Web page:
Consumer prices index has gone up by 6.3% since the beginning of the year and industrial production producer’s prices – by 7.7%. In April 2008 producer’s prices in industry increased by 4.5%.
In January-April 2008 the trend for the change of the industrial growth structure towards the increase of the processing industries share sustained. The increase in processing industries output was equal to 10.2% as compared with 11.8% in January-April 2007, and in extractive industries output – to 0.6%, as compared with 3.5%. It should be noted that the positive dynamics of electricity, gas and water production and distribution restored – 104.5% as compared with the previous year. Industrial production index in January-April 2008 was equal to 106.9%, of agriculture goods production – to 104.6%, of freight transportation – to 105.5% and of retail trade turnover – to 115.6%.
Under existing situation at the world market of raw materials and low base of the 1st quarter 2007, increase in export over the 1st quarter of the current year was equal to 39.8% and the foreign trade balanced grew by more than USD 20 bln as compared with the corresponding period of the previous year. The volume of funds accumulated in the Reserve Fund increased by USD 4.7 bln and was equal to RUR 3069.5 bln by 01.05.08, in the Fund of the National Welfare – to RUR 773.8 bln. The positive feature of the beginning of the current year was acceleration of national savings to investment transformation process. The share of investments in fixed assets was equal to 16.7% of the GDP in the 1st quarter 2008, exceeding by 3.1 p.p. the level of the corresponding period of the previous year.
This year the nature of the economic growth was formed under the influence of continuing expansion of the internal market. According to a preliminary estimation the increase in the internal demand in the 1st quarter 2007 as compared with the corresponding period of 2007 was equal to 11.5%, GDP increasing by 8.0%. Anticipating growth of the investments in the fixed assets as compared with the households’ final consumption has been one of the main factors for structural shifts of the GDP used. Over January-April 2008 the growth of the investments in the fixed assets was equal to 20.3%, in the final consumption of households – to 13.6%.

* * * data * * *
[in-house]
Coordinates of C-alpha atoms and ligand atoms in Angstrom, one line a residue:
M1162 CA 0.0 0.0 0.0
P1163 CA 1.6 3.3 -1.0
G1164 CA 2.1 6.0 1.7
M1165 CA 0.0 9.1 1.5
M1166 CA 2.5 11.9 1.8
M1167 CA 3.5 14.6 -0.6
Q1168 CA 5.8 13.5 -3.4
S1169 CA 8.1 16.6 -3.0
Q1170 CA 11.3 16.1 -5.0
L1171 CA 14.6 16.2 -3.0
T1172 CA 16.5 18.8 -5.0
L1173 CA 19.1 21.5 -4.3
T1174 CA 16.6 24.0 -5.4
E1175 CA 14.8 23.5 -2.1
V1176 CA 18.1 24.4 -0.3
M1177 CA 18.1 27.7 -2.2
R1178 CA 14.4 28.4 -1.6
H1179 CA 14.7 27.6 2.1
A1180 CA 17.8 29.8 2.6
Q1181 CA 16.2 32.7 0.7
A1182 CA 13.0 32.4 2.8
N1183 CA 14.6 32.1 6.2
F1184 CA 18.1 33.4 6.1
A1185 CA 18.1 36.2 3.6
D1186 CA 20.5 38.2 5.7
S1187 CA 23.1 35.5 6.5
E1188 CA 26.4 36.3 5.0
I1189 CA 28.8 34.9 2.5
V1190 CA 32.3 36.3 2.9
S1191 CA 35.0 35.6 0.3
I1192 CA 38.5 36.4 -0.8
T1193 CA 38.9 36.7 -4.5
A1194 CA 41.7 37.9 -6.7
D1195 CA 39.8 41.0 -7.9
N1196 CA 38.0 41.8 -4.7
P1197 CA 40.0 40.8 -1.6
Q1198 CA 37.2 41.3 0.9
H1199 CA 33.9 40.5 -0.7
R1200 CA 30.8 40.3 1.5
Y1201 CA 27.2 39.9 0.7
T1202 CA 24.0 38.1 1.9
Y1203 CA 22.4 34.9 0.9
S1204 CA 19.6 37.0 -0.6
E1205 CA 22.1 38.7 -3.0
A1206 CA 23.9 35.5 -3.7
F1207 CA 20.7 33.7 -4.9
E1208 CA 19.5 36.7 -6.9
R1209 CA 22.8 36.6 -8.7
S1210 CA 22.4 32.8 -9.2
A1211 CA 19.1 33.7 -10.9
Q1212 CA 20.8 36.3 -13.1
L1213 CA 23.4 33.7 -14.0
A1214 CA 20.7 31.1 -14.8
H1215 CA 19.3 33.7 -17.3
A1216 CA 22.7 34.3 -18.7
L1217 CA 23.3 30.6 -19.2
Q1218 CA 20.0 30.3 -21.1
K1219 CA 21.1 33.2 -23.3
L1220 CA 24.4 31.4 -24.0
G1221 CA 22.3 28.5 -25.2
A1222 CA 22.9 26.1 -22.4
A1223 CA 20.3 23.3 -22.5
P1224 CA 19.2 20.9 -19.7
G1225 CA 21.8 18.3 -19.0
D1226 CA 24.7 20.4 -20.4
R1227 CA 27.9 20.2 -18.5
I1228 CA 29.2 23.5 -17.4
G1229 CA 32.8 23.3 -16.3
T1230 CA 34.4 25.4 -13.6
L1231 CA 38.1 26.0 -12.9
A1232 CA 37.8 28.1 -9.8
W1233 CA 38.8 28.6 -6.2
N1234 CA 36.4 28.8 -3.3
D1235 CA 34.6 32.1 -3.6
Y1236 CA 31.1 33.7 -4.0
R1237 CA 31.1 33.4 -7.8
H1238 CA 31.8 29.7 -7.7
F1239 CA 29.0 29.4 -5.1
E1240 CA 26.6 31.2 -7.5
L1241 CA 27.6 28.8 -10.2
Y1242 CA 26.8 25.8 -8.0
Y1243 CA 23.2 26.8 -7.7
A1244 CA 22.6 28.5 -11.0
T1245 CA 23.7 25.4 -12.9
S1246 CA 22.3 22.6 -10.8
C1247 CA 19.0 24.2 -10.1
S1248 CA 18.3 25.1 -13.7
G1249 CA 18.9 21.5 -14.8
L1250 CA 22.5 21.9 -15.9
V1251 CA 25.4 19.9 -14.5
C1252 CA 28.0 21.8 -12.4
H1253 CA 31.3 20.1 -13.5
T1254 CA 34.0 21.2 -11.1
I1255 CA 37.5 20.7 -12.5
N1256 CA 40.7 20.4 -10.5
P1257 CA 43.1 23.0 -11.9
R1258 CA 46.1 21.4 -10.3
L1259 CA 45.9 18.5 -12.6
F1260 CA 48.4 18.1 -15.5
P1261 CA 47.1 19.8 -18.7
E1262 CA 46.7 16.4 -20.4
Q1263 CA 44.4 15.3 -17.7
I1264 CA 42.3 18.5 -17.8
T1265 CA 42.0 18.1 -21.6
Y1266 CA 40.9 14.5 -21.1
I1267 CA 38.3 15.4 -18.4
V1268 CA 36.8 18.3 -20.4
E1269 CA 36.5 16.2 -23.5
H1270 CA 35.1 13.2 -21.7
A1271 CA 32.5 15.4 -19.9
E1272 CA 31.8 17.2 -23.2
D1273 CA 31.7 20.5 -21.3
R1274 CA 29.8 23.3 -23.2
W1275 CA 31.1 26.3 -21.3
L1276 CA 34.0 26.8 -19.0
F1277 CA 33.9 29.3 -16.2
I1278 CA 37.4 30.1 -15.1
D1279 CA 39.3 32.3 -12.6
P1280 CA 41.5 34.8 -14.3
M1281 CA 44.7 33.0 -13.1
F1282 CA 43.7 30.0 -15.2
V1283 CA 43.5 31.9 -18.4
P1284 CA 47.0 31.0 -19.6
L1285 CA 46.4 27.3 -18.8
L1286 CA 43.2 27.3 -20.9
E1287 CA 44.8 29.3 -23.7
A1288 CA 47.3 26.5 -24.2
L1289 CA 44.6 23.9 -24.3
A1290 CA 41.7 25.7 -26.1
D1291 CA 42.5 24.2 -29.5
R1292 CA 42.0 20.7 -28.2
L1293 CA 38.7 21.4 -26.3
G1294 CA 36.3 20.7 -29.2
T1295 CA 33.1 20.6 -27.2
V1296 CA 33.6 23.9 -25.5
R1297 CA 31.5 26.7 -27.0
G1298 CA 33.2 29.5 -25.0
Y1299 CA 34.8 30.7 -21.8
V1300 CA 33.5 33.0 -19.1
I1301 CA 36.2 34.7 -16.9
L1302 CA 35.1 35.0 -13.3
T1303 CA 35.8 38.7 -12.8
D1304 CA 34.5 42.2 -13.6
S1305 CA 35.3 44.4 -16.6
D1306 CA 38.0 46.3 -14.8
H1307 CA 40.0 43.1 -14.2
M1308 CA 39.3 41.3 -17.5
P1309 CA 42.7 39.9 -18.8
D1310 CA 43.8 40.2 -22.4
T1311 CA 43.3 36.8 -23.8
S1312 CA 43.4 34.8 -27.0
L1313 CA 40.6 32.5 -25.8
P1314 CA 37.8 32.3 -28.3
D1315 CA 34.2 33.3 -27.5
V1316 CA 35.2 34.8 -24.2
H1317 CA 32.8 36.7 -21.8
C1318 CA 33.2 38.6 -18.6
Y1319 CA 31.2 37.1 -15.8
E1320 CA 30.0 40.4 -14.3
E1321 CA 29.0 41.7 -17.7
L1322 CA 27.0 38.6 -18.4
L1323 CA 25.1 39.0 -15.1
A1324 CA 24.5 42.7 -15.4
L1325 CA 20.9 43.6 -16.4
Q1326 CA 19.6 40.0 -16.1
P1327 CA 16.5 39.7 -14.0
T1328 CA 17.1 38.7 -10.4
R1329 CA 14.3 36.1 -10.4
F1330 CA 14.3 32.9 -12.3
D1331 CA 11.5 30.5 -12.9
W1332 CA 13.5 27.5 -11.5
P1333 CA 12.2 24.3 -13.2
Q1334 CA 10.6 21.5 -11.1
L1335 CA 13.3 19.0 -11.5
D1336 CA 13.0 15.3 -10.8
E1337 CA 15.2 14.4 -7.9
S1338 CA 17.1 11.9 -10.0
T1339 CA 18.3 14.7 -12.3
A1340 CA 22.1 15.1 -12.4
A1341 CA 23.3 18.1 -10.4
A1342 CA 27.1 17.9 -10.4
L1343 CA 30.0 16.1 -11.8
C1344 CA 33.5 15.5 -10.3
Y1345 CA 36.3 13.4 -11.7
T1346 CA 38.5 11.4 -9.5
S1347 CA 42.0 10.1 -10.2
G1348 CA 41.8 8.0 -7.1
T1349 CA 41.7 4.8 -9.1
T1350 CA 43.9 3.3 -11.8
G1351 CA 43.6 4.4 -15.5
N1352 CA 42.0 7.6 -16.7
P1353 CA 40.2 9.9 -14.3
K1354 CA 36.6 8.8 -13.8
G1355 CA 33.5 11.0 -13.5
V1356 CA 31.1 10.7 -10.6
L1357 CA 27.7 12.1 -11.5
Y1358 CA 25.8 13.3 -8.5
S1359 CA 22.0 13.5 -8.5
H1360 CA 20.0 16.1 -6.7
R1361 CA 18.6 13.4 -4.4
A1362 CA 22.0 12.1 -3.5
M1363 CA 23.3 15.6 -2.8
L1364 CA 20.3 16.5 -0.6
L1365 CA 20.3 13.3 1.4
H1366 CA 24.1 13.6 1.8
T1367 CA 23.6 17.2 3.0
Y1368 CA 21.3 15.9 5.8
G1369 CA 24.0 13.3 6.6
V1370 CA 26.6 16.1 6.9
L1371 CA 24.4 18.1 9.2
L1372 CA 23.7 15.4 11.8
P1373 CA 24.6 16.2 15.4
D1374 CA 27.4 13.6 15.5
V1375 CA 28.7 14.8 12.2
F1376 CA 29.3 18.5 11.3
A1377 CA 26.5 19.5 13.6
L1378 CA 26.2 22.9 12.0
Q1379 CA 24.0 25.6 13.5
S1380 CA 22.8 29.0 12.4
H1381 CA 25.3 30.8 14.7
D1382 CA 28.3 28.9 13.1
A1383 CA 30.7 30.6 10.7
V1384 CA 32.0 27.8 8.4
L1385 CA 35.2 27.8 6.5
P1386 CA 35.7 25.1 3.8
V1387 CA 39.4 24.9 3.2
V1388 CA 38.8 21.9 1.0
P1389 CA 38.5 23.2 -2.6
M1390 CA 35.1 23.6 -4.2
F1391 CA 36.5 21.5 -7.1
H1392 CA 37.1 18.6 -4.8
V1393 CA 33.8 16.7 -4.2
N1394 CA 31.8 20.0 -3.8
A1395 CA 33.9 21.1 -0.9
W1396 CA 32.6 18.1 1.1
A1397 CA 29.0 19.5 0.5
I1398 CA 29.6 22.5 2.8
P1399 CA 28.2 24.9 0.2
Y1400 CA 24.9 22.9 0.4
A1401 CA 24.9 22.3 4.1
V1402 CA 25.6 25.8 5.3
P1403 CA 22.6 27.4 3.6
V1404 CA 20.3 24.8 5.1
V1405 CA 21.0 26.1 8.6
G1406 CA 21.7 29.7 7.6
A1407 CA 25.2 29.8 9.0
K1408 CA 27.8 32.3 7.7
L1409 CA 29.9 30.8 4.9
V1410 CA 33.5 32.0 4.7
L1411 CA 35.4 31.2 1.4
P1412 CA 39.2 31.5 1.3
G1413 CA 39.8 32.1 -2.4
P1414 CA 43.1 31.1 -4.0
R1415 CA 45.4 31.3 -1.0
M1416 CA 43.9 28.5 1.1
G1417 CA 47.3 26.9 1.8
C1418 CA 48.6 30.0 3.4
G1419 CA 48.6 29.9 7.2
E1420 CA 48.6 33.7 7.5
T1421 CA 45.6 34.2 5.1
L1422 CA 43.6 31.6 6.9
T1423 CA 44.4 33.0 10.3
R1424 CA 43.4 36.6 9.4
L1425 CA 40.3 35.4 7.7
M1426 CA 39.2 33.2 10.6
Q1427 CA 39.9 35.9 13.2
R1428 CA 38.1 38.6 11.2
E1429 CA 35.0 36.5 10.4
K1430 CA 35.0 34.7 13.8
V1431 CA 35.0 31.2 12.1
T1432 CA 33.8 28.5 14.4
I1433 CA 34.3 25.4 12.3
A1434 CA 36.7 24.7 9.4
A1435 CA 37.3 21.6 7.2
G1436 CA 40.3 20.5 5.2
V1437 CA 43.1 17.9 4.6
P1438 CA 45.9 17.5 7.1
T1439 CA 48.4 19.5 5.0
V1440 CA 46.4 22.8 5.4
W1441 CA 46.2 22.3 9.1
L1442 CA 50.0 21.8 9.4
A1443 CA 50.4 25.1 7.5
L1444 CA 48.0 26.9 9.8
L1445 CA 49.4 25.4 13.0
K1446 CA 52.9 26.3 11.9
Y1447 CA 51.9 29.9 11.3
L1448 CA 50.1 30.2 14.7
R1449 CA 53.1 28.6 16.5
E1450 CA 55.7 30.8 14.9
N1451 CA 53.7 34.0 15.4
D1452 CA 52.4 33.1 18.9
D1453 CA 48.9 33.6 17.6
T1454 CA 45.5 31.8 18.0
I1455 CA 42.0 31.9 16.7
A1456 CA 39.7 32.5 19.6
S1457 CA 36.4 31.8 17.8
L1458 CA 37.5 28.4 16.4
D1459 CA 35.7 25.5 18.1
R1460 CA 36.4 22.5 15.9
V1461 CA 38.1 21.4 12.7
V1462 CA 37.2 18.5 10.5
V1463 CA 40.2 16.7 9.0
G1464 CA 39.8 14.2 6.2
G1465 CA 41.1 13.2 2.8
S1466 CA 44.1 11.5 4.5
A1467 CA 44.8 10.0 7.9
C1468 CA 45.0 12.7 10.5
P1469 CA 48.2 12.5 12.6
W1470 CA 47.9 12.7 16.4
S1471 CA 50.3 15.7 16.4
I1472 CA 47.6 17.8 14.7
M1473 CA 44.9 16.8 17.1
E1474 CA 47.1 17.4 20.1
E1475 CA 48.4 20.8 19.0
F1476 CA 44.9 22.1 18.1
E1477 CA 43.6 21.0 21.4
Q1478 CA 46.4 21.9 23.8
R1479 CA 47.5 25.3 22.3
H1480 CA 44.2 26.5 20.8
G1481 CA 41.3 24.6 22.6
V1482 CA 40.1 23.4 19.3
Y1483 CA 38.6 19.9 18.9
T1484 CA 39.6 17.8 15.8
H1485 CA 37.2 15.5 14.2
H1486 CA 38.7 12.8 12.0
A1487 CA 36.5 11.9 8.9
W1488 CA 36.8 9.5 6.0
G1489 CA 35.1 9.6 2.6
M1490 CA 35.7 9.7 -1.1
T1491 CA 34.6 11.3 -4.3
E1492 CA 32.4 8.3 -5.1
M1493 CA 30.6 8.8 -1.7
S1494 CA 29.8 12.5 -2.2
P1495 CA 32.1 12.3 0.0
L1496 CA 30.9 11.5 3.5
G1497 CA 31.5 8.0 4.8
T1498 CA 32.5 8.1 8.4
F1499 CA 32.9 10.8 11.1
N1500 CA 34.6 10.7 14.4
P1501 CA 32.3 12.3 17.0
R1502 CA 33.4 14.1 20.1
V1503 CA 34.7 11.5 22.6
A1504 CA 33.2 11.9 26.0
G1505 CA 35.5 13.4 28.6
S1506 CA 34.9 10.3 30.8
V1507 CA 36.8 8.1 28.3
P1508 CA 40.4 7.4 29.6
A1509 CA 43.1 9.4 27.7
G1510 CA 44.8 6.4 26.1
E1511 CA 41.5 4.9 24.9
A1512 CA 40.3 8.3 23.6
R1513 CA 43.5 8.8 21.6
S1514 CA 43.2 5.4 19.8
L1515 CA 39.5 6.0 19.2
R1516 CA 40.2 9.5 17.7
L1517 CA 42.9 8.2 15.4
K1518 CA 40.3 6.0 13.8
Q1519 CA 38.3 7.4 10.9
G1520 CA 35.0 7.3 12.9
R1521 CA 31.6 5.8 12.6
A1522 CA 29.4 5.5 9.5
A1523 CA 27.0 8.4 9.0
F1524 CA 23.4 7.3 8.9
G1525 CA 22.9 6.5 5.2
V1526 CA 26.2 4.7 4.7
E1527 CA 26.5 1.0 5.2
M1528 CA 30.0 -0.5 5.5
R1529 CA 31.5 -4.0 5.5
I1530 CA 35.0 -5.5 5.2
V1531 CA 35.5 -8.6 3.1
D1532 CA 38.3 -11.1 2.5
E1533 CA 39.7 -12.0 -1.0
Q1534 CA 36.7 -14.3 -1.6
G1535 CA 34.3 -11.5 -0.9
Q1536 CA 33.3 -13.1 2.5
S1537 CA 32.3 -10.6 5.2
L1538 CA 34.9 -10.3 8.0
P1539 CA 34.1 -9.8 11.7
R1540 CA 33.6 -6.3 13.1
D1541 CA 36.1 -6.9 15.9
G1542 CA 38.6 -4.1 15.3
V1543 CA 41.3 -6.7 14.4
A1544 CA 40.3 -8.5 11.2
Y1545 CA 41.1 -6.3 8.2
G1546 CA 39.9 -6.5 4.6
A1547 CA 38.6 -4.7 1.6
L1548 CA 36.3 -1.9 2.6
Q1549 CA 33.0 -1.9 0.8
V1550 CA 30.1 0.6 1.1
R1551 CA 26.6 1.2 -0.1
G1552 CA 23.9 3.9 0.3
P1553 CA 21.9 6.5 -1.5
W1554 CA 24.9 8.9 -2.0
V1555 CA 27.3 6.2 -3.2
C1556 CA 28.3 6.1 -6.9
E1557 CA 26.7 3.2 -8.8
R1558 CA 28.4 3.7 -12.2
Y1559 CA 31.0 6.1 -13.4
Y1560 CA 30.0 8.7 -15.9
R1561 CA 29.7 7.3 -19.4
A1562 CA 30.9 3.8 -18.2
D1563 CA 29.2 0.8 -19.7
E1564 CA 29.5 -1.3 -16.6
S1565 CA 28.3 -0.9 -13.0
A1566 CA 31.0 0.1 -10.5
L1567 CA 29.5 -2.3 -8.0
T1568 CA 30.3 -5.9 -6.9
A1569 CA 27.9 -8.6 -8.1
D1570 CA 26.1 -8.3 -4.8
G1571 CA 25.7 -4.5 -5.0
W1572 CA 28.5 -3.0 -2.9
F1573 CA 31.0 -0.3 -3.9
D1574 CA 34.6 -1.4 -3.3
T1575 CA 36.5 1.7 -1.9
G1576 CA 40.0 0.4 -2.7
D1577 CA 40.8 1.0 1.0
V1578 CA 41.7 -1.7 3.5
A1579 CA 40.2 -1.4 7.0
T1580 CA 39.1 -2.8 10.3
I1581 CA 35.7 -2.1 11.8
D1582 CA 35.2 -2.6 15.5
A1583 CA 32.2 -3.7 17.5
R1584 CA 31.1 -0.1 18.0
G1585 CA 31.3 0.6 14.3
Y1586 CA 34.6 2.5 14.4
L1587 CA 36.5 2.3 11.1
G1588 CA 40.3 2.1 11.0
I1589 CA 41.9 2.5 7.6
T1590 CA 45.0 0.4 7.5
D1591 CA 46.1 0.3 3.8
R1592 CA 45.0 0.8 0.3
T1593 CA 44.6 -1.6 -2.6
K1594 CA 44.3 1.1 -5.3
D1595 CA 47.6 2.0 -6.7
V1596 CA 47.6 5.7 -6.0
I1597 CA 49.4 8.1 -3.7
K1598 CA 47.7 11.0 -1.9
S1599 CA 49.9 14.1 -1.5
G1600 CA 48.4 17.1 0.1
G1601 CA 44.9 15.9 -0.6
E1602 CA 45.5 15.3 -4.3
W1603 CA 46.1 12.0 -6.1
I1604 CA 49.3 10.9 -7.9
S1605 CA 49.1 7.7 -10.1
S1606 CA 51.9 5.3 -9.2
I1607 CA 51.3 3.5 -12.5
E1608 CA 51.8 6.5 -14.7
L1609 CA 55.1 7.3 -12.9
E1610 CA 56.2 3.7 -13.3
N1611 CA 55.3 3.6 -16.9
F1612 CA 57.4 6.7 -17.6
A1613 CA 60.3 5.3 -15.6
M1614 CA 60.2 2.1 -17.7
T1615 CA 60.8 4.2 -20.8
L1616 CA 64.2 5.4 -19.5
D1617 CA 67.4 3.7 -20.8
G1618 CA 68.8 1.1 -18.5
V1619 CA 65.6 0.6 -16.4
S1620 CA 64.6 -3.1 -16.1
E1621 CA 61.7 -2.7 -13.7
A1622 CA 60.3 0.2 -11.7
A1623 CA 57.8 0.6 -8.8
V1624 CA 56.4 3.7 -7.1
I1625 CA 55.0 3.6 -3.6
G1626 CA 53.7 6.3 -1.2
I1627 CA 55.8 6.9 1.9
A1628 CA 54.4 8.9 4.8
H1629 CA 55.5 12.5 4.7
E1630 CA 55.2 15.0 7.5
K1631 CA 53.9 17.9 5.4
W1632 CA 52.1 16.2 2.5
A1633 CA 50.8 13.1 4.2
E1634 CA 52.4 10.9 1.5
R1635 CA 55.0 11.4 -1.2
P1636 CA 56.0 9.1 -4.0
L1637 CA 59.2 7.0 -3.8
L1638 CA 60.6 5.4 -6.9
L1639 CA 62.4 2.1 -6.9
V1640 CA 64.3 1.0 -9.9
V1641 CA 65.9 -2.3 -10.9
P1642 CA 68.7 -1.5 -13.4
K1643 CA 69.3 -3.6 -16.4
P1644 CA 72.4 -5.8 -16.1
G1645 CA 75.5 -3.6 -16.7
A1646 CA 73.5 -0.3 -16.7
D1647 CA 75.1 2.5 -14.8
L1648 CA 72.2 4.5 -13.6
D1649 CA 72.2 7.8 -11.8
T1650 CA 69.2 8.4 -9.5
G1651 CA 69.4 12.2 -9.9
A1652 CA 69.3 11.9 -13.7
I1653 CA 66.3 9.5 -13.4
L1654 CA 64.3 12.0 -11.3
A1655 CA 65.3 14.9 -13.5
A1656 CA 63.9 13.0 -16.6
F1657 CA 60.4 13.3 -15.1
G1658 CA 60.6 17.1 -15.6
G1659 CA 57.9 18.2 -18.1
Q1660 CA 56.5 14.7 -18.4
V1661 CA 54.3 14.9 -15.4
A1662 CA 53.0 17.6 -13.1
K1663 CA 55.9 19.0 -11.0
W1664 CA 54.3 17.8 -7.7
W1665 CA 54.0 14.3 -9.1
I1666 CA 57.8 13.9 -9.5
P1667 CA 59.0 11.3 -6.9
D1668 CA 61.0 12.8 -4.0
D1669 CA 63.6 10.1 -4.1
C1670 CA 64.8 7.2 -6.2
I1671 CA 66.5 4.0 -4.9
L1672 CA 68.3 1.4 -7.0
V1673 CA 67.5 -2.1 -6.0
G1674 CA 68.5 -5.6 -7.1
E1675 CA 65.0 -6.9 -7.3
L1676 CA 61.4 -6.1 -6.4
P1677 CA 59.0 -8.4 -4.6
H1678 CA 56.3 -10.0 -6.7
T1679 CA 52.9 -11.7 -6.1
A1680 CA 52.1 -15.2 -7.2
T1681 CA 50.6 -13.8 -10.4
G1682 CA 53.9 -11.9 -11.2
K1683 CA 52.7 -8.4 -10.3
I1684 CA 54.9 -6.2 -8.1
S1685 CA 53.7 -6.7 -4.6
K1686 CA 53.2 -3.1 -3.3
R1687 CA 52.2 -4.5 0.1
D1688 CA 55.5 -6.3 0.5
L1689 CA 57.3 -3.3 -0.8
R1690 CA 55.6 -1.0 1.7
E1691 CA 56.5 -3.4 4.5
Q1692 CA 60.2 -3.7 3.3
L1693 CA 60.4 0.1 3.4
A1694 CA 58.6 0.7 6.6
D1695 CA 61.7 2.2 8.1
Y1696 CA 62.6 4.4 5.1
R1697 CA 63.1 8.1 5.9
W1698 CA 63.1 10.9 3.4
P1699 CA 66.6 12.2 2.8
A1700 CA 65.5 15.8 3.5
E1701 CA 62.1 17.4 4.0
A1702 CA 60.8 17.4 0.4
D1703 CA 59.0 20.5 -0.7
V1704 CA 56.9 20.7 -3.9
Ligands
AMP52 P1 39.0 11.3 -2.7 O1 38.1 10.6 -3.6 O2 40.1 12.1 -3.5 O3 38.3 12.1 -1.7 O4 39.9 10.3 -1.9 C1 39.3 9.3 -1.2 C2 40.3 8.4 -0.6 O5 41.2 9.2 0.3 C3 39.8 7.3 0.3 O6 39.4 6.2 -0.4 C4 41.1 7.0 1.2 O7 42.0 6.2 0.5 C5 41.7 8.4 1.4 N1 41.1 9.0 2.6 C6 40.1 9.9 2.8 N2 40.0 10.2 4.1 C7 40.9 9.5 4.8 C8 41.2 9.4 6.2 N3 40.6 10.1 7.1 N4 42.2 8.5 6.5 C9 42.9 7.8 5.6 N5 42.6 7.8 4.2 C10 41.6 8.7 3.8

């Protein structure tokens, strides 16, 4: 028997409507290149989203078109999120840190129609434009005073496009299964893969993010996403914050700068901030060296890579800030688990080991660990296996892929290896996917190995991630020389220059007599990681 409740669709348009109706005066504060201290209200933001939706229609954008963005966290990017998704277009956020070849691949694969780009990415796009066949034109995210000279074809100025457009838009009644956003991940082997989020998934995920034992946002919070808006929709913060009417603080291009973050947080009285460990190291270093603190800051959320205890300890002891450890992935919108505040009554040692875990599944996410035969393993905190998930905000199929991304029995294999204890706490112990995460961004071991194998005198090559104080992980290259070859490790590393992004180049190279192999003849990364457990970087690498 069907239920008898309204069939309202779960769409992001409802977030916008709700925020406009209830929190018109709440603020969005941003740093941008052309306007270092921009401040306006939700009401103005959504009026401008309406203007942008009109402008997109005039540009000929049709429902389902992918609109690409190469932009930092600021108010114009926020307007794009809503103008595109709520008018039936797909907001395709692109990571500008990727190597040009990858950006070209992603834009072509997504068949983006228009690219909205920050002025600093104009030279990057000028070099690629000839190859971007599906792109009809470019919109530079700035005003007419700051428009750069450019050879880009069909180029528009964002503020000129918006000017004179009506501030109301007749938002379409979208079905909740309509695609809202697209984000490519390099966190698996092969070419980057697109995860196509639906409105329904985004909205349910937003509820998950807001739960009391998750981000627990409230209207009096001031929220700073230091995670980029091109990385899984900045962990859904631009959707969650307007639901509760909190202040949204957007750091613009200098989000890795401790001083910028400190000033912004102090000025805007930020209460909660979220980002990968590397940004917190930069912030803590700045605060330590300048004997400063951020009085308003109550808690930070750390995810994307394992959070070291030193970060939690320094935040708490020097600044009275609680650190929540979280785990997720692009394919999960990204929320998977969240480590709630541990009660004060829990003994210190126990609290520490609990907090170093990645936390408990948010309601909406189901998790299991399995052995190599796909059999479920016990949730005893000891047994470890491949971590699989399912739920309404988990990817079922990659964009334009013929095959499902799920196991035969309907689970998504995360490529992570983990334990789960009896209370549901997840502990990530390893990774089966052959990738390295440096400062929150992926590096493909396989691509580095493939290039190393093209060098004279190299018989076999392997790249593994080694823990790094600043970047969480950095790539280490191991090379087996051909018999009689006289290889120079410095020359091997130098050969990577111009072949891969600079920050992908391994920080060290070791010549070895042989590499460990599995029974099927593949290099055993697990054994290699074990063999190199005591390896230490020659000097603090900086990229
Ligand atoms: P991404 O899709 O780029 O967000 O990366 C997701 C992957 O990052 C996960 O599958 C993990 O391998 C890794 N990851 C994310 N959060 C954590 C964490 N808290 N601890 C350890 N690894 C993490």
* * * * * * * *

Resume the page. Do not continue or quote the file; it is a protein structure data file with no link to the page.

In 2008 the trend for acceleration of workload in construction growth rates continued to be in effect – it formed in the 2nd quarter 2006 and was supported by intensive growth of investments in the fixed assets. Increase in workload in construction in January-April 2008 was equal to 26.7% as compared with 18.0% in the corresponding period of the previous year. Over January-April 2008 the housing of total of 13.1 mln of square meters was put into commission, which is by 6.6% more than the figure for the corresponding period of the previous year.
The dynamic growth of the investments in fixed assets as compared with the dynamics of the production reflects the transition to a more capital-intensive stage of the Russian economy’s development, which is connected with the expansion of activity dealing with transport infrastructure development, housing building, industry and agriculture modernization. However it should be noted that sustention of disproportions between investments flow and material and technical provision of the construction, which is reflected by anticipating growth of demand for construction materials, machinery and equipment is accompanied with the acceleration of prices growth in construction. Machinery and equipment production in January-April 2008 went up by 24.3%, transport vehicles production – by 17.6% as compared with the corresponding period of 2007.
I II II IV I II II IV I II II IV I I I I 2005 2006 2007 Gross Domestic Product Expenditures for households’ final consumption Investments in the fixed assets Fig. 1 Changes in the Dynamics of GDP used by Components over 2005-2008, as to the corresponding quarter of the previous year The rise of investment demand is supported by the sustention of high growth rates in construction materials production. Over January-April 2008 the increase in construction materials production was equal to 9.8%, exceeding by 2.8 p.p. the level of corresponding period of the previous year. Demand for wood and construction plastics increasing, growth of wood processing production and wooden goods production was equal to 14.8% (+3.7 p.p. as compared with the figure of January-April 2007) and of chemistry production – to 3.7%. One of the worrying moments is the slow-down of construction materials production: non-metal mineral products production slowed down to 10.3% against 23.0% in the corresponding period of the previous year.